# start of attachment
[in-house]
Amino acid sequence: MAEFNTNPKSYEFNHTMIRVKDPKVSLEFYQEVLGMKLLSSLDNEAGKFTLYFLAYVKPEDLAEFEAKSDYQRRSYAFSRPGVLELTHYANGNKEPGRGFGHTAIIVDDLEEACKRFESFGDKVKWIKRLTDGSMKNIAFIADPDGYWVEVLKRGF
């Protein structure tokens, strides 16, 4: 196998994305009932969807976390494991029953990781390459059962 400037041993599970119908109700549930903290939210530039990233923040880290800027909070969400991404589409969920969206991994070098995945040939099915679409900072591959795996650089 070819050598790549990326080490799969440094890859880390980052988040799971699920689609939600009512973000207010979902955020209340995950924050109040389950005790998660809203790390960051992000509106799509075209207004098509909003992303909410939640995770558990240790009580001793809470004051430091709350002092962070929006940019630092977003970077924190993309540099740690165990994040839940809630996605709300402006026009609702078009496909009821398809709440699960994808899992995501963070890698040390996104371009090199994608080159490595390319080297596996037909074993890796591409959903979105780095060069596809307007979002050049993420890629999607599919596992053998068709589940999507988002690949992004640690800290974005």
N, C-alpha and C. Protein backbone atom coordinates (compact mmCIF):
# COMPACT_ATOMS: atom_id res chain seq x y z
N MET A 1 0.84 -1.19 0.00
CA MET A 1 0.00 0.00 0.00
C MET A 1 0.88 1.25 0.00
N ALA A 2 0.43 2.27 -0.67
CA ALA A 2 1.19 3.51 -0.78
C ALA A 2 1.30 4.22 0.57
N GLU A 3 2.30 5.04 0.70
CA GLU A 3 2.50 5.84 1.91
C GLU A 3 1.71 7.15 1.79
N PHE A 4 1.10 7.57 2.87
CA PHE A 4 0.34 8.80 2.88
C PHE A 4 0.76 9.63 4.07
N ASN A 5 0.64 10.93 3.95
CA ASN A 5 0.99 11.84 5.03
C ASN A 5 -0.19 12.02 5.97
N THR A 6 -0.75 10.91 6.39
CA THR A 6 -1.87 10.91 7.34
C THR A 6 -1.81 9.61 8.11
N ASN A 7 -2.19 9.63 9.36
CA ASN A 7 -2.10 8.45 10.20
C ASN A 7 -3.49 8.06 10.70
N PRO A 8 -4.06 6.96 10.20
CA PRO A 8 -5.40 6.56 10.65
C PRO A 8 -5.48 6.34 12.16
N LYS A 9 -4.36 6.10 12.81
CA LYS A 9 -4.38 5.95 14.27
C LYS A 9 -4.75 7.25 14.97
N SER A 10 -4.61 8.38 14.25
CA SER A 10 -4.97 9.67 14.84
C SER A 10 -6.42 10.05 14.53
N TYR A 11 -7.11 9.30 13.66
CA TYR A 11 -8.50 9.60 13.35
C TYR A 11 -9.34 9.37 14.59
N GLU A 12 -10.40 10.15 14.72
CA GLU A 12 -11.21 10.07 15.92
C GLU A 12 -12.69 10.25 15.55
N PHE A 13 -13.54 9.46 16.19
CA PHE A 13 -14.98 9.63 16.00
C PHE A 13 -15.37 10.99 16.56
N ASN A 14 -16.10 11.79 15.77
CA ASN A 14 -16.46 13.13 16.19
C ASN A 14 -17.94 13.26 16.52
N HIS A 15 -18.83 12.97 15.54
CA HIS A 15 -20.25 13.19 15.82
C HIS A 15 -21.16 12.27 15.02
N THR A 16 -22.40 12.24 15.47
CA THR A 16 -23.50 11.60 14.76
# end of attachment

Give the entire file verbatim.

[in-house]
Amino acid sequence: MAEFNTNPKSYEFNHTMIRVKDPKVSLEFYQEVLGMKLLSSLDNEAGKFTLYFLAYVKPEDLAEFEAKSDYQRRSYAFSRPGVLELTHYANGNKEPGRGFGHTAIIVDDLEEACKRFESFGDKVKWIKRLTDGSMKNIAFIADPDGYWVEVLKRGF
């Protein structure tokens, strides 16, 4: 196998994305009932969807976390494991029953990781390459059962 400037041993599970119908109700549930903290939210530039990233923040880290800027909070969400991404589409969920969206991994070098995945040939099915679409900072591959795996650089 070819050598790549990326080490799969440094890859880390980052988040799971699920689609939600009512973000207010979902955020209340995950924050109040389950005790998660809203790390960051992000509106799509075209207004098509909003992303909410939640995770558990240790009580001793809470004051430091709350002092962070929006940019630092977003970077924190993309540099740690165990994040839940809630996605709300402006026009609702078009496909009821398809709440699960994808899992995501963070890698040390996104371009090199994608080159490595390319080297596996037909074993890796591409959903979105780095060069596809307007979002050049993420890629999607599919596992053998068709589940999507988002690949992004640690800290974005």
N, C-alpha and C. Protein backbone atom coordinates (compact mmCIF):
# COMPACT_ATOMS: atom_id res chain seq x y z
N MET A 1 0.84 -1.19 0.00
CA MET A 1 0.00 0.00 0.00
C MET A 1 0.88 1.25 0.00
N ALA A 2 0.43 2.27 -0.67
CA ALA A 2 1.19 3.51 -0.78
C ALA A 2 1.30 4.22 0.57
N GLU A 3 2.30 5.04 0.70
CA GLU A 3 2.50 5.84 1.91
C GLU A 3 1.71 7.15 1.79
N PHE A 4 1.10 7.57 2.87
CA PHE A 4 0.34 8.80 2.88
C PHE A 4 0.76 9.63 4.07
N ASN A 5 0.64 10.93 3.95
CA ASN A 5 0.99 11.84 5.03
C ASN A 5 -0.19 12.02 5.97
N THR A 6 -0.75 10.91 6.39
CA THR A 6 -1.87 10.91 7.34
C THR A 6 -1.81 9.61 8.11
N ASN A 7 -2.19 9.63 9.36
CA ASN A 7 -2.10 8.45 10.20
C ASN A 7 -3.49 8.06 10.70
N PRO A 8 -4.06 6.96 10.20
CA PRO A 8 -5.40 6.56 10.65
C PRO A 8 -5.48 6.34 12.16
N LYS A 9 -4.36 6.10 12.81
CA LYS A 9 -4.38 5.95 14.27
C LYS A 9 -4.75 7.25 14.97
N SER A 10 -4.61 8.38 14.25
CA SER A 10 -4.97 9.67 14.84
C SER A 10 -6.42 10.05 14.53
N TYR A 11 -7.11 9.30 13.66
CA TYR A 11 -8.50 9.60 13.35
C TYR A 11 -9.34 9.37 14.59
N GLU A 12 -10.40 10.15 14.72
CA GLU A 12 -11.21 10.07 15.92
C GLU A 12 -12.69 10.25 15.55
N PHE A 13 -13.54 9.46 16.19
CA PHE A 13 -14.98 9.63 16.00
C PHE A 13 -15.37 10.99 16.56
N ASN A 14 -16.10 11.79 15.77
CA ASN A 14 -16.46 13.13 16.19
C ASN A 14 -17.94 13.26 16.52
N HIS A 15 -18.83 12.97 15.54
CA HIS A 15 -20.25 13.19 15.82
C HIS A 15 -21.16 12.27 15.02
N THR A 16 -22.40 12.24 15.47
CA THR A 16 -23.50 11.60 14.76